# The rise of the machines

The Herald has an interesting story on the improvements in prediction displayed last week: predicting the US election results , but more importantly, predicting the path of Hurricane Sandy. They say

In just two weeks, computer models have displayed an impressive prediction prowess.

The math experts came out on top thanks to better and more accessible data and rapidly increasing computer power.

It’s true that increasing computer power has been important in both these examples, but it’s been important in two quite different ways. Weather prediction, use the most powerful computers that the metereologists can afford, and they are still nowhere near the point of diminishing returns. There aren’t many problems like this.

Election forecasting, on the other hand, uses simple models that could even be run on hand calculators, if you were sufficiently obsessive and knowledgeable about computational statistics and numerical approximations. The importance of increases in computer power is that anyone in the developed world has access to computing resources that make the actual calculations trivial. Ubiquitous computing, rather than supercomputers, are what has revolutionised statistics. If you combine the cheapest second-hand computer you can find with free software downloaded from the Internet, you have the sort of modelling resources that the top academic and industry research groups were just starting to get twenty years ago.

Cheap computing means that we can tackle problems that wouldn’t have been worthwhile before. For example, in a post about the lottery, I wanted to calculate the probability that distributing 104 wins over 12 months would give 15 or more wins in one of the months. I could probably work this out analytically, at least to a reasonable approximation, but it would be too slow and too boring to do for a blog post. In less than a minute I could write code to estimate the probabilities by simulation, and run 10,000 samples. If more accuracy was needed I could easily extend this to millions of samples. That particular calculation doesn’t really matter to anyone, but the same principles apply to real research problems.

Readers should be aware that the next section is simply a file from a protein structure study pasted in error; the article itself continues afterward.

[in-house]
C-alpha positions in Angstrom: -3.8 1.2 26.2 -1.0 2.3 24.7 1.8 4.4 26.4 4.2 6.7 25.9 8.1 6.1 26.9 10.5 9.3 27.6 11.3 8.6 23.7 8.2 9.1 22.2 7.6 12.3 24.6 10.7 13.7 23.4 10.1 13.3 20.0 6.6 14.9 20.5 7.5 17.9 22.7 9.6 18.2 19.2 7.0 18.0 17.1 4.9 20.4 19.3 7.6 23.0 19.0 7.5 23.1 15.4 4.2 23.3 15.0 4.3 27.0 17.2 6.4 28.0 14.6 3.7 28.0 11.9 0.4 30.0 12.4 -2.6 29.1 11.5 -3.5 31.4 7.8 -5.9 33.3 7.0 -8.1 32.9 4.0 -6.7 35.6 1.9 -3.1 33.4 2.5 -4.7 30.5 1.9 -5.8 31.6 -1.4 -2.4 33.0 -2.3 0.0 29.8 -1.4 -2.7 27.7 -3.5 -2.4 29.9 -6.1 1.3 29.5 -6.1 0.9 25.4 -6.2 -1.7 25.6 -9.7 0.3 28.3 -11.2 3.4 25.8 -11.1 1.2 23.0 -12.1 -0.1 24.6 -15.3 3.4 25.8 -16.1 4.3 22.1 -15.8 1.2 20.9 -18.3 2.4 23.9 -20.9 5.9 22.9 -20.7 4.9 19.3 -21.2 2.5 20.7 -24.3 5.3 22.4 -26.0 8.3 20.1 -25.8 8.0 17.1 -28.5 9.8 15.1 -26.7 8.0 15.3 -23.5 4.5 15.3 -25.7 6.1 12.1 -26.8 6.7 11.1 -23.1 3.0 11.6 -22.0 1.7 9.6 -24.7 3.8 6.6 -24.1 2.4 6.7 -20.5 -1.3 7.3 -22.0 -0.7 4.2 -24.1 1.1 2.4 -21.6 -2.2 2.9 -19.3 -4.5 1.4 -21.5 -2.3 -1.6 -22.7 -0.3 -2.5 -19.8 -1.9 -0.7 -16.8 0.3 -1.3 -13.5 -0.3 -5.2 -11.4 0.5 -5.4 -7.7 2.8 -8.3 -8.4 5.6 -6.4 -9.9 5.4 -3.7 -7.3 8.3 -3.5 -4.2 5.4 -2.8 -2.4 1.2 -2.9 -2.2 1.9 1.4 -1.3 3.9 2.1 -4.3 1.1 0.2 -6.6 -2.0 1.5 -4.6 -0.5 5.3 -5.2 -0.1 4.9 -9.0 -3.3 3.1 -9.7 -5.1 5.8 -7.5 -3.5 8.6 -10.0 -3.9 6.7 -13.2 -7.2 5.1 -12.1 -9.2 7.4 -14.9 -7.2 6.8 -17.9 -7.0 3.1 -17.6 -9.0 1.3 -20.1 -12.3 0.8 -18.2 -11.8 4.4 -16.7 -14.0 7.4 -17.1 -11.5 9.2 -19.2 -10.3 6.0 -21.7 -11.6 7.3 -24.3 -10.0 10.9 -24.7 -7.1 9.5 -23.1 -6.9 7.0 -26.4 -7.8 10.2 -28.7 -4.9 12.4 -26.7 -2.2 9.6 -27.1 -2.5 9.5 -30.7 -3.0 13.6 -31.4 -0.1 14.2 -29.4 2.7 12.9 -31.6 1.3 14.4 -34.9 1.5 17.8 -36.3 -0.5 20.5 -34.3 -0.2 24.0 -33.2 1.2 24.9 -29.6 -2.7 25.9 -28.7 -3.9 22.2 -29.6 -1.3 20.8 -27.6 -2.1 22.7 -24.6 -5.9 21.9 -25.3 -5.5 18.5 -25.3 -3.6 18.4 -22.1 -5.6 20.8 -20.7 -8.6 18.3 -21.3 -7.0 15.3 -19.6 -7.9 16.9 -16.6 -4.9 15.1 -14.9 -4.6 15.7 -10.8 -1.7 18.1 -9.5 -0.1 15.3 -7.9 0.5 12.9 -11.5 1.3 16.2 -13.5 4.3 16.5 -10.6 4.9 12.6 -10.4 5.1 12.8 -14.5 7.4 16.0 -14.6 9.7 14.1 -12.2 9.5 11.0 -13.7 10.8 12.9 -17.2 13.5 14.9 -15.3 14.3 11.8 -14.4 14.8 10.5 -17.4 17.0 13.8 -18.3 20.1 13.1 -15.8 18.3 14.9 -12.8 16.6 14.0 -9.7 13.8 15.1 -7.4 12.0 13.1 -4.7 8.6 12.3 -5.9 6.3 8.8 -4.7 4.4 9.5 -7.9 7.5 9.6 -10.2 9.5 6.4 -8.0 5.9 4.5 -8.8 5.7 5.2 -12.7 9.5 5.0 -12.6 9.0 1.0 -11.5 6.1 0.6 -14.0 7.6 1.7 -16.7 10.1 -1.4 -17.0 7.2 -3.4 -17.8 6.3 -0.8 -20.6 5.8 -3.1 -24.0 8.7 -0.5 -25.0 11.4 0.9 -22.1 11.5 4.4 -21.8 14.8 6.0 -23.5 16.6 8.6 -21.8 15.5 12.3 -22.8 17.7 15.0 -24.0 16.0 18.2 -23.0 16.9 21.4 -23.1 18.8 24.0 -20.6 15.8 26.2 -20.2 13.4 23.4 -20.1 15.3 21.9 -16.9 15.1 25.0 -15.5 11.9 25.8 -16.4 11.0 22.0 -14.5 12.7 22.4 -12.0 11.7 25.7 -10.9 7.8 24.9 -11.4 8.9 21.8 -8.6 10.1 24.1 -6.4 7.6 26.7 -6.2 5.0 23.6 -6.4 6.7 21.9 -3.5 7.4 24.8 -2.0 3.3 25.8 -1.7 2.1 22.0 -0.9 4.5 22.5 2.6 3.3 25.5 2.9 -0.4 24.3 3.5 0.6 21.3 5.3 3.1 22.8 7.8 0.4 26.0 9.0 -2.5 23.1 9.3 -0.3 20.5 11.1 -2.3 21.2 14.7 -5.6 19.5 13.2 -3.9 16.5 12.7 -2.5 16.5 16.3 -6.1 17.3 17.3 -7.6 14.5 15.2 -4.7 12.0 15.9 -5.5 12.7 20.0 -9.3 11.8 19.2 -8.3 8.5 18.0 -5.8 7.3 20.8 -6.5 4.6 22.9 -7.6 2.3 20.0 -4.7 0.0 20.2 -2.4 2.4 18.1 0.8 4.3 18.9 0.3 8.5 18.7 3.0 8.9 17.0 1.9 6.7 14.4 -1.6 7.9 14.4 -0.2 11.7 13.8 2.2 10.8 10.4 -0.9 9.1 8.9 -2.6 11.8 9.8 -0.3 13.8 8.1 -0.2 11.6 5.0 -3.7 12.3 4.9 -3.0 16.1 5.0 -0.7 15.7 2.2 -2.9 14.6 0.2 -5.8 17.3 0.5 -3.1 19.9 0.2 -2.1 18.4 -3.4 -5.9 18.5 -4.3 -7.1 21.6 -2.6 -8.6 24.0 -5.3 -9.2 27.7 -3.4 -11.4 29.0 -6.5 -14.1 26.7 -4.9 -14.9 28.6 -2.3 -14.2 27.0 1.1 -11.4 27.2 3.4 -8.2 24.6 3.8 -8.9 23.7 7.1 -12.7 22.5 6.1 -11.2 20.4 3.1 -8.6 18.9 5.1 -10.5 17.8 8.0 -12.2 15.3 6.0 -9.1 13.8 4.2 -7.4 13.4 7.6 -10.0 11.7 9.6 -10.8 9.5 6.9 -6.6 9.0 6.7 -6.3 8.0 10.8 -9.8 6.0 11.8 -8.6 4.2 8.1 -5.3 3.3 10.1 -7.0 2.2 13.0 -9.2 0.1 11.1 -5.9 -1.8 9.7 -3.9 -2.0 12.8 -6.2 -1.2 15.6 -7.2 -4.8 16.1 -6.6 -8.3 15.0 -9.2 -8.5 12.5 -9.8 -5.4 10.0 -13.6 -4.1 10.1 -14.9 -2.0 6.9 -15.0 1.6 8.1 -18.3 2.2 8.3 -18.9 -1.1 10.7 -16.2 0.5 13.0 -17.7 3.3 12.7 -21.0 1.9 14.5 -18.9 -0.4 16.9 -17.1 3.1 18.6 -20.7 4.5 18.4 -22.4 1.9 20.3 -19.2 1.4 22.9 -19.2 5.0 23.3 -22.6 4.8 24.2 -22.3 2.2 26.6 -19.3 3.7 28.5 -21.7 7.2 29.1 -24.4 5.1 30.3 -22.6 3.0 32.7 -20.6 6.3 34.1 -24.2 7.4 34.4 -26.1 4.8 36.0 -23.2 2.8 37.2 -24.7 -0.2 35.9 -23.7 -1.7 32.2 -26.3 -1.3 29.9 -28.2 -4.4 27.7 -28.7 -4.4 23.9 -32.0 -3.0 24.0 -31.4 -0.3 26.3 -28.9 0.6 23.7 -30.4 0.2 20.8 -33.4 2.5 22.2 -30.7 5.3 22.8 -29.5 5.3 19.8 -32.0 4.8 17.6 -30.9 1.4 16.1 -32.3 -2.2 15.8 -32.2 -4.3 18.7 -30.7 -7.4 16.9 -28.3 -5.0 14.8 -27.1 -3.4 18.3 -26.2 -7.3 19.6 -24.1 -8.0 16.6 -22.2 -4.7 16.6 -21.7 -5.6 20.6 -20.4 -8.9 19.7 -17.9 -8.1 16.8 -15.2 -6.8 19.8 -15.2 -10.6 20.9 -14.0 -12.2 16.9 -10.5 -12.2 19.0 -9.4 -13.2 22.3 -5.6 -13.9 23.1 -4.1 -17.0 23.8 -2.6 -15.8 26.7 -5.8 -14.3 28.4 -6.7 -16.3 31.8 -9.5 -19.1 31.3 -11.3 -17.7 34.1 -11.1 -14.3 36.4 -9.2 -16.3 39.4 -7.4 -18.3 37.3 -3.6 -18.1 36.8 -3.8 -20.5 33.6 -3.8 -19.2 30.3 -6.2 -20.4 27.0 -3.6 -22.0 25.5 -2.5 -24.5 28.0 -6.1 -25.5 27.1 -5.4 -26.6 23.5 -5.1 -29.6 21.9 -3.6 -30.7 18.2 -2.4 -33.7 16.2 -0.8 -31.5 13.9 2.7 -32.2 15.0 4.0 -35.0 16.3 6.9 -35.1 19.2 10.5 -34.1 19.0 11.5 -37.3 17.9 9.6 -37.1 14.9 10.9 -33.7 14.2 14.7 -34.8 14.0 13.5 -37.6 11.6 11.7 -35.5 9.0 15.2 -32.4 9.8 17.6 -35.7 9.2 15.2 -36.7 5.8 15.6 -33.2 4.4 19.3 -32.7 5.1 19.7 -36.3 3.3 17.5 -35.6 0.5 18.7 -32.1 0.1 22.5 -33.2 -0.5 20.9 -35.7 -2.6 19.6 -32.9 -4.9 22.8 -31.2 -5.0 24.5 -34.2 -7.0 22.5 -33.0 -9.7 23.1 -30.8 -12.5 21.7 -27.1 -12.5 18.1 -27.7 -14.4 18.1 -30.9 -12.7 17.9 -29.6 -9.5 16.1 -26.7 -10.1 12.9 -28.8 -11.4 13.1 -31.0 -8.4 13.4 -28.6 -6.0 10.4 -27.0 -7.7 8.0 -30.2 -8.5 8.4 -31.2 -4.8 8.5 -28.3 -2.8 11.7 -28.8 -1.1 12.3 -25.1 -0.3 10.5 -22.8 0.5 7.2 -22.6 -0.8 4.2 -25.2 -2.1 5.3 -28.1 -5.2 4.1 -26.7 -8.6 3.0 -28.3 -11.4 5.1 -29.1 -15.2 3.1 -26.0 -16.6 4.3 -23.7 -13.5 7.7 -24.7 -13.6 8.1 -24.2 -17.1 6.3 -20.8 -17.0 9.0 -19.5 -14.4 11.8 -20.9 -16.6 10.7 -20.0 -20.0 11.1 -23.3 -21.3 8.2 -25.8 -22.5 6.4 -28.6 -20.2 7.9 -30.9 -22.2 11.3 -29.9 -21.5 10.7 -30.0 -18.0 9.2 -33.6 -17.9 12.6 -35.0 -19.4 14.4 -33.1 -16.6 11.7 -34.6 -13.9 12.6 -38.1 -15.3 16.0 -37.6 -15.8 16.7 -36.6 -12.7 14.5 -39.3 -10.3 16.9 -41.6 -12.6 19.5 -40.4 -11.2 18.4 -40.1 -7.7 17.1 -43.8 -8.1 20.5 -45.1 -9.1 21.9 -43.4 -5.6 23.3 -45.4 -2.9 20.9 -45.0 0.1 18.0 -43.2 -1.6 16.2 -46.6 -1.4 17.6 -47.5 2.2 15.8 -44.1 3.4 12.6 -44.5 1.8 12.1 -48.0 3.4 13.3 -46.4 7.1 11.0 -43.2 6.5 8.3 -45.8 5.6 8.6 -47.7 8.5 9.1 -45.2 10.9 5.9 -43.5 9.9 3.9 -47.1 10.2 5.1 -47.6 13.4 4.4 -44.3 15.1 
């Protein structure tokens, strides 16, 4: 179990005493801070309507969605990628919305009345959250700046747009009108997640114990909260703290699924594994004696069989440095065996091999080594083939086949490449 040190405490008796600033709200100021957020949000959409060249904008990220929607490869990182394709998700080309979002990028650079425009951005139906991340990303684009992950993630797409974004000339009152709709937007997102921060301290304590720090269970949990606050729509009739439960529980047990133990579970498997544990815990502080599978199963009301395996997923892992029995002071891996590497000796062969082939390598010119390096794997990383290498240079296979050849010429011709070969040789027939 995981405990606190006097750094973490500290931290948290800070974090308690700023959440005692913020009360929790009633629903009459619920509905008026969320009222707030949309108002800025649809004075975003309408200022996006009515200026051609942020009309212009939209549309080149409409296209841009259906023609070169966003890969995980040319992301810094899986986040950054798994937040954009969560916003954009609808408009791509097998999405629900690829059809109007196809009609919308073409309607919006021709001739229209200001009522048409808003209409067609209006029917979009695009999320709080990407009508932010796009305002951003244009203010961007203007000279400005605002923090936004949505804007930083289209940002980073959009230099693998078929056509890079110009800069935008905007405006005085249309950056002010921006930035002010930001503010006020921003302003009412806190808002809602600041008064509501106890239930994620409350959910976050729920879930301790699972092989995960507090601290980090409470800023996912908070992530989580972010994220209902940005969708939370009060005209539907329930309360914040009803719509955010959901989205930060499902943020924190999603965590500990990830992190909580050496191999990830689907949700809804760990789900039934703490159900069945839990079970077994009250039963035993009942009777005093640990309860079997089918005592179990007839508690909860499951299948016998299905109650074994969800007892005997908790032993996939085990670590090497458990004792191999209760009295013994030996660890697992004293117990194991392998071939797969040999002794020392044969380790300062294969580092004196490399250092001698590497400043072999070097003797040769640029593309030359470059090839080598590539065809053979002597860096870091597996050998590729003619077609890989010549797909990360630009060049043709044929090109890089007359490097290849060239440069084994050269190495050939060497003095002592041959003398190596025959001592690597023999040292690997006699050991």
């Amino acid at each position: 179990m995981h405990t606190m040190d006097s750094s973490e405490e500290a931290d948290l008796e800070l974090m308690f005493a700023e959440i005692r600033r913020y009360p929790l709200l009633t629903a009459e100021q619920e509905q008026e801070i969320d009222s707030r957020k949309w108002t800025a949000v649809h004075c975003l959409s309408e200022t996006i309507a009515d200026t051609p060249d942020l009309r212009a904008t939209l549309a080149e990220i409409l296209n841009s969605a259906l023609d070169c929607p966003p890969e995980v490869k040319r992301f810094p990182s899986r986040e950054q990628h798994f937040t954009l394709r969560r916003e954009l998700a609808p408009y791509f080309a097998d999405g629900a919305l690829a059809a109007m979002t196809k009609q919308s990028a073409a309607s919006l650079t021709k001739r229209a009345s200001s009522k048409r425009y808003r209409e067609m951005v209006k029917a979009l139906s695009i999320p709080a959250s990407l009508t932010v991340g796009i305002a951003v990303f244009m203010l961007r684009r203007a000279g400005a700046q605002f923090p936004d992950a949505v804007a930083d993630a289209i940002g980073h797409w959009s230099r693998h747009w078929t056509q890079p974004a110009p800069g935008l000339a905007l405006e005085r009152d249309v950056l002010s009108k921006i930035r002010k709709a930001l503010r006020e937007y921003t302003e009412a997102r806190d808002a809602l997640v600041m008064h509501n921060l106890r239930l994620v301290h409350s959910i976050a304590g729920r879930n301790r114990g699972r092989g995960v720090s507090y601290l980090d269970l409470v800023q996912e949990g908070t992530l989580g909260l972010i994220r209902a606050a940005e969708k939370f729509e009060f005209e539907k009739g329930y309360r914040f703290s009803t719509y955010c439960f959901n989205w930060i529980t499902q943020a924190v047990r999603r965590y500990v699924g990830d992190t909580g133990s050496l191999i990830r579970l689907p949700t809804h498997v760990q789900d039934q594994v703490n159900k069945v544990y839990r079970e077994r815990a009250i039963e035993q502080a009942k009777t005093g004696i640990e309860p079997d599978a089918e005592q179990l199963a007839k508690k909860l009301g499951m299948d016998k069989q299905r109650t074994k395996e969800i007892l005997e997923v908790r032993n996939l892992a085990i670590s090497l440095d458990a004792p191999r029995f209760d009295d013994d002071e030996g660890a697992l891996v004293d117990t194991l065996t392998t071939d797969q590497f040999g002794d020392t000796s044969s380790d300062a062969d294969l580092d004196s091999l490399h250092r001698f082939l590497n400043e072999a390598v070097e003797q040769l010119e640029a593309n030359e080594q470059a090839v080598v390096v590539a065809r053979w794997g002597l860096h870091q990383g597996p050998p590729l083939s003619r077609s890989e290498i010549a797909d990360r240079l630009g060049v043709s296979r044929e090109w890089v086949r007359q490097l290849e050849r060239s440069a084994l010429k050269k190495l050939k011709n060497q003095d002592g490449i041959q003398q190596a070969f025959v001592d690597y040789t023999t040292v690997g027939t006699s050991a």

Thomas Lumley (@tslumley) is Professor of Biostatistics at the University of Auckland. His research interests include semiparametric models, survey sampling, statistical computing, foundations of statistics, and whatever methodological problems his medical collaborators come up with. He also blogs at Biased and Inefficient See all posts by Thomas Lumley »